STRASBOURG, France (Reuters) - European Union lawmakers called Thursday for EU member states to impose more sanctions on Syria's government to force it to end a crackdown on pro-democracy demonstrators.
In a resolution on recent upheaval in North Africa and the Middle East, legislators in the European Parliament also said the EU should help Turkey and Lebanon set up a humanitarian aid corridor to assist refugees fleeing the violence in Syria.
"The Council (of EU governments) should continue to extend targeted sanctions to all persons and entities linked to the (Syrian) regime with the view to weakening and isolating them, paving the way for democratic transition," the lawmakers said.
Syrian activists say security forces have killed more than 1,300 civilians since unrest against President Bashar al-Assad began three months ago.
In response, Western governments have imposed rounds of sanctions against Assad and his inner circle in an effort to cut off his sources of funding and end the violence.
The EU has already banned Assad and other officials from traveling to the bloc, and frozen their assets, and has targeted military-linked companies.
But some of the bloc's 27 governments have in the past questioned the effectiveness of punitive measures against Assad, urging a gradual approach instead.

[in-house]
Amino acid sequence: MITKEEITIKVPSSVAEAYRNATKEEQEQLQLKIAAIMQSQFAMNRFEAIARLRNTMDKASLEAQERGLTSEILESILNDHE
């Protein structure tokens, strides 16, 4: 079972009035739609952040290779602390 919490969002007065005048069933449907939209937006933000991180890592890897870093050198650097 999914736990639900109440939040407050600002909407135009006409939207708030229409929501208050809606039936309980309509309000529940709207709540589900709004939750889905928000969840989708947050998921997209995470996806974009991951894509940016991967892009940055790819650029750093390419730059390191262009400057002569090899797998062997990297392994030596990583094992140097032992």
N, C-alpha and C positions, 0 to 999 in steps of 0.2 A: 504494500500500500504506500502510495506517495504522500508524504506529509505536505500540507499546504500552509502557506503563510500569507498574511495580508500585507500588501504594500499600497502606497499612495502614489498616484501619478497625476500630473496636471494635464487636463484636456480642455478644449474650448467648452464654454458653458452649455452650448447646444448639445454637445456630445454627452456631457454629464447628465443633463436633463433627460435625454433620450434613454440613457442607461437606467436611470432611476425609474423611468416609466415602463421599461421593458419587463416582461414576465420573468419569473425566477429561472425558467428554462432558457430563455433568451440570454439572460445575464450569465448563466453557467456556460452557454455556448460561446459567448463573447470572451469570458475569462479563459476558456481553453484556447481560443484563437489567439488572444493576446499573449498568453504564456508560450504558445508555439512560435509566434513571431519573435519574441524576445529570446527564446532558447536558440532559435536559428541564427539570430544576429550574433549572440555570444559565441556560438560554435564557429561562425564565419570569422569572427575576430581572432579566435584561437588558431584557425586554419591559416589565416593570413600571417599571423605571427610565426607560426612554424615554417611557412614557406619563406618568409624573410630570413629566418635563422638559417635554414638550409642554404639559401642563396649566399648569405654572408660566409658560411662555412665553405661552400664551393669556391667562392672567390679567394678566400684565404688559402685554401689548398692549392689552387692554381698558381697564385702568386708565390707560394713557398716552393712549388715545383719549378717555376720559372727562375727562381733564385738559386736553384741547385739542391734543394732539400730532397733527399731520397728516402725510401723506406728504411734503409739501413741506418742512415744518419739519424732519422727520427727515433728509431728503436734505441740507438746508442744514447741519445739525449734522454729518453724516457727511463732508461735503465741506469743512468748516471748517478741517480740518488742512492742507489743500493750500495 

EU lawmakers, holding a regular session in Strasbourg, expressed concern over rising violence in Syria and said Europe should provide more humanitarian aid to victims, with thousands having fled to neighboring states.
The parliament called on EU governments and the European Commission immediately to provide aid and support to the Turkish and Lebanese authorities to manage the humanitarian crisis -- including by setting up an aid corridor at U.N. level.
The European Parliament also expressed concern at the situation in Libya, particularly over food shortages and a lack of medical assistance, and called on EU governments to make cash available to rebels of the Transitional National Council (TNC) fighting Libyan leader Muammar Gaddafi.
Last month, EU foreign ministers agreed to look into using frozen Libyan funds to assist rebels, who have long sought access to Libyan money in foreign accounts affected by western sanctions against Gaddafi.
"The European Parliament ... calls on EU member states to act urgently to make part of the frozen Libyan assets available to the Transitional National Council... so that emergency needs can be met," deputies said.
(Reporting by Justyna Pawlak, editing by Rex Merrifield and Jason Neely)